tobyb saidMy problem with Gay Pride is that it has become not very interesting to me. Maybe it's not gay enough. To me, it certainly needs an extra level of fabulousness.

    Each time I've gone in recent years, the floats have been few and far between, the outrageous outfits rare, and there have been far far too many groups of people looking normal to the point of boring, walking in khaki shorts and sneakers behind banners that appear to get only one workout a year: held in front of a dwindling number in each group, because now there's a group for everything.

    I would love it if the Pride Parade got a total makeover. Whoever organizes the one here in New York doesn't seem to do anything to raise money for charity or to find sponsors. They make a ton from the Pier dance, but it's kinda gross, dancing on asphalt in a sea of plastic bottles. Unlike whoever organizes the Hallowe'en parade, which keeps getting bigger and better, I'm not aware of them doing anything to stimulate or reward creativity in costumes, presentation or style in the Parade. The only things I have ever heard from Gay Pride organizers is multiple requests for gay groups to buy ads in the program, and then demands for volunteers to do everything from run the dance to being the marshals. The parade still runs hours late every year.

    The Gay Pride parade used to be cutting edge and worth traveling miles to see, whether you were gay or straight. Now, it's just not that gay, in the old fashioned sense of the word.


    I understand you are a very successful "super lawyer" in NYC......

    So, we should entertain the crowds as Gay sideshow freaks in order to capture their interest?
  • tobyb

    Posts: 111

    Jan 28, 2012 10:50 PM GMT
    Seemingly to provoke flamewars.

    I'm a bit tired of the idea of tiers or masculinity, and like to think most people have gotten past that. Isn't what people "do" more interesting than who they "are"?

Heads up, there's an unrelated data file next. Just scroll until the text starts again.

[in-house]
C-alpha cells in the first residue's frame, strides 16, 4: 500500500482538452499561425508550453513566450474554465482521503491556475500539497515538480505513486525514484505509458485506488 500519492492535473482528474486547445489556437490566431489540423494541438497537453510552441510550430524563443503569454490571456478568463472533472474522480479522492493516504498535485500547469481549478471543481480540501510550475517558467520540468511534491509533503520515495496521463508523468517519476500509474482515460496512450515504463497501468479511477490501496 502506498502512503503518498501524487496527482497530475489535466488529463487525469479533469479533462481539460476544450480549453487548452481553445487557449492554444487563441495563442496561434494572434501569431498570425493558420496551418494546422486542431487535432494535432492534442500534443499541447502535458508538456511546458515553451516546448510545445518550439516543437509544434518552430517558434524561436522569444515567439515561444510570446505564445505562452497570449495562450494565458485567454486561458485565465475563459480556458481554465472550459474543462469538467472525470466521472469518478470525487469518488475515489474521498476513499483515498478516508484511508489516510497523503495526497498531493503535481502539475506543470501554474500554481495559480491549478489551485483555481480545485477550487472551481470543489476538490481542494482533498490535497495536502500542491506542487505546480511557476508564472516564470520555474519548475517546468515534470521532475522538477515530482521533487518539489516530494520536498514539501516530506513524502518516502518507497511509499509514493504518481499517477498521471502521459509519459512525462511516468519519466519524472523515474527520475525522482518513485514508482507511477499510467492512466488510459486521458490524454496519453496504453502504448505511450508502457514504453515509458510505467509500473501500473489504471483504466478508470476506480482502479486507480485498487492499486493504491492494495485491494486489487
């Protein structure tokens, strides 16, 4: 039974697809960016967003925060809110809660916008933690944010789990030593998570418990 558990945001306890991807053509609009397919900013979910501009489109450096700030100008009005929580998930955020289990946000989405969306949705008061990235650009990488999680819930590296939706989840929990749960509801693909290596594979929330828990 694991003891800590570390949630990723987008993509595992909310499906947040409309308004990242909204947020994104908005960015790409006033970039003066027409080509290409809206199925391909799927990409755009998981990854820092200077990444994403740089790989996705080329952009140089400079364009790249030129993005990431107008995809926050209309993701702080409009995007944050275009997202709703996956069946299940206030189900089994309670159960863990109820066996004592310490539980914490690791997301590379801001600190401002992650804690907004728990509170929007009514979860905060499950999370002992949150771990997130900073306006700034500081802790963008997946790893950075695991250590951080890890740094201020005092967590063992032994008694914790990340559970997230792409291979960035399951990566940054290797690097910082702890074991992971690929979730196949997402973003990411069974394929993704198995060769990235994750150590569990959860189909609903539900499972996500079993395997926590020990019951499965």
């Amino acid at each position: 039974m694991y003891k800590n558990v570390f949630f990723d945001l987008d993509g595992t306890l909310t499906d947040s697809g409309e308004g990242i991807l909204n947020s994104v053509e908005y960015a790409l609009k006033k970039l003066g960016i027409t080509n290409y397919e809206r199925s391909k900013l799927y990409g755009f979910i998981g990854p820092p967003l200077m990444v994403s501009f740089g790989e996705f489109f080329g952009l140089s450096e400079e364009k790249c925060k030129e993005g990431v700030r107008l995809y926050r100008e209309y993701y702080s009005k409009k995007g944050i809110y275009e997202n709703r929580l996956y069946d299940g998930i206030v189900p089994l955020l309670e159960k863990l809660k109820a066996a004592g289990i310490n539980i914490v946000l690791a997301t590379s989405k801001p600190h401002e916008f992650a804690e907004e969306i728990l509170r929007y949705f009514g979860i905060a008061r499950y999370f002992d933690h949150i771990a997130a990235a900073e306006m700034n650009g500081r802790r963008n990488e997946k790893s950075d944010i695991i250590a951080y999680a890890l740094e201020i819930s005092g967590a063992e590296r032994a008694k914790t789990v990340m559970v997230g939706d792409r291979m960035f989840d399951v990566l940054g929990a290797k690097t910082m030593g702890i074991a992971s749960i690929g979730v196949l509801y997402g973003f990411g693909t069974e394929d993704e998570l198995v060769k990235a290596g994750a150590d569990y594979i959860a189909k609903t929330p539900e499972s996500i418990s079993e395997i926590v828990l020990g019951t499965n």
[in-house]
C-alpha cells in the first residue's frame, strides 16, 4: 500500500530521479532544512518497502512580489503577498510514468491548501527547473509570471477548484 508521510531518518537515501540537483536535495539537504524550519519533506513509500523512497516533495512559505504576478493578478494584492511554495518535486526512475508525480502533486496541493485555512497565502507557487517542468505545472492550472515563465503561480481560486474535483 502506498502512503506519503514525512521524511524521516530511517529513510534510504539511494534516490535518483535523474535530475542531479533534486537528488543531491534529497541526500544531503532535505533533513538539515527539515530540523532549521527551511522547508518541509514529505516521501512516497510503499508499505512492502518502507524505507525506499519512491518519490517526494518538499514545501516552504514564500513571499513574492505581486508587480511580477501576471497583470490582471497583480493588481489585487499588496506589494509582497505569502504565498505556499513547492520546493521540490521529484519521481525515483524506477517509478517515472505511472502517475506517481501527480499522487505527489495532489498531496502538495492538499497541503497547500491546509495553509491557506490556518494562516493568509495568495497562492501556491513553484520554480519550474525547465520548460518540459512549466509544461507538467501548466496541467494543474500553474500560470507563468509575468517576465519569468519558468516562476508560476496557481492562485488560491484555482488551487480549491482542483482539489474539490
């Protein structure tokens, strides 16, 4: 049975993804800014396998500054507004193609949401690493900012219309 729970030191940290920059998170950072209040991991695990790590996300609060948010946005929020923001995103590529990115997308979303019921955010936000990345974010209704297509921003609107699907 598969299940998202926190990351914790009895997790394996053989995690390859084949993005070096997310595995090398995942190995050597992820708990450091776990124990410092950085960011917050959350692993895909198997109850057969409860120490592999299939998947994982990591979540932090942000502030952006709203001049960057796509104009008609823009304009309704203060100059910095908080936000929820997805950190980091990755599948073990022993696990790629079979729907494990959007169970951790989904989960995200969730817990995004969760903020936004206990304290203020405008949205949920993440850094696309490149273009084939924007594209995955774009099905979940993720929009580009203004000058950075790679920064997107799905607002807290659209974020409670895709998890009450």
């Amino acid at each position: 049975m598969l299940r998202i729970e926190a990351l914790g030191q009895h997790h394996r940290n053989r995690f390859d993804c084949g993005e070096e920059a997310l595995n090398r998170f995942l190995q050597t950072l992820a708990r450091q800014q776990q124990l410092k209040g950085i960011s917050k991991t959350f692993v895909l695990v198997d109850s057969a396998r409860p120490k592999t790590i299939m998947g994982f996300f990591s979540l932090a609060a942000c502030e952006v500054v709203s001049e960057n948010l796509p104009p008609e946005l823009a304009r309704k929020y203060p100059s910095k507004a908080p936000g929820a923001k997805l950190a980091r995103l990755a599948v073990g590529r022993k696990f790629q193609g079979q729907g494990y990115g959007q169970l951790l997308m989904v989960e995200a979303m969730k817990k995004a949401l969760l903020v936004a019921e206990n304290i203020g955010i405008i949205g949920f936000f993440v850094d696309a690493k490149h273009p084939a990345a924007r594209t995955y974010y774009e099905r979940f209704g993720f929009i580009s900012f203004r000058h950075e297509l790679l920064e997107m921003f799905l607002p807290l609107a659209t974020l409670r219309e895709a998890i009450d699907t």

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    Jan 28, 2012 10:51 PM GMT
    I've always thought pride parades and festivals where thinly veiled ways for gay guys to have a nother party and maybe get some more sex. It may have been about politics and rights at one time (maybe back in the 70s) but now it is nothing but a big party. (Especially anything in DC.)
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    Jan 28, 2012 11:00 PM GMT
    Awww, Anduru, why do you gotta hate on straight-acting gays? Some of them can't help acting straight. It's just who they are.
  • tobyb

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    Jan 28, 2012 11:06 PM GMT
    yourname2000 saidAlways blows my mind why fem guys get a pass when they create a thread designed to parse up our community and dis half of it...yet when a masc guy creates the polar thread bemoaning fem guys everyone shits down his throat.

    #doublestandards


    That's not a double standard, then. Your masc guy is bemoaning people, not posting something designed to parse up the community.

    Now, I don't like parsing up the community: it turns people against each other and there's no benefit. But if you're presuming that the idea behind a post which parses up the community is to bemoan masc guys, then it's smarter (or at least more passive-aggressive) than outwardly turning on people.

    I wish we could talk about how to make Pride parades better. I guess it's easier to just describe things we hate in others, or offending people we haven't met.
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    Jan 28, 2012 11:15 PM GMT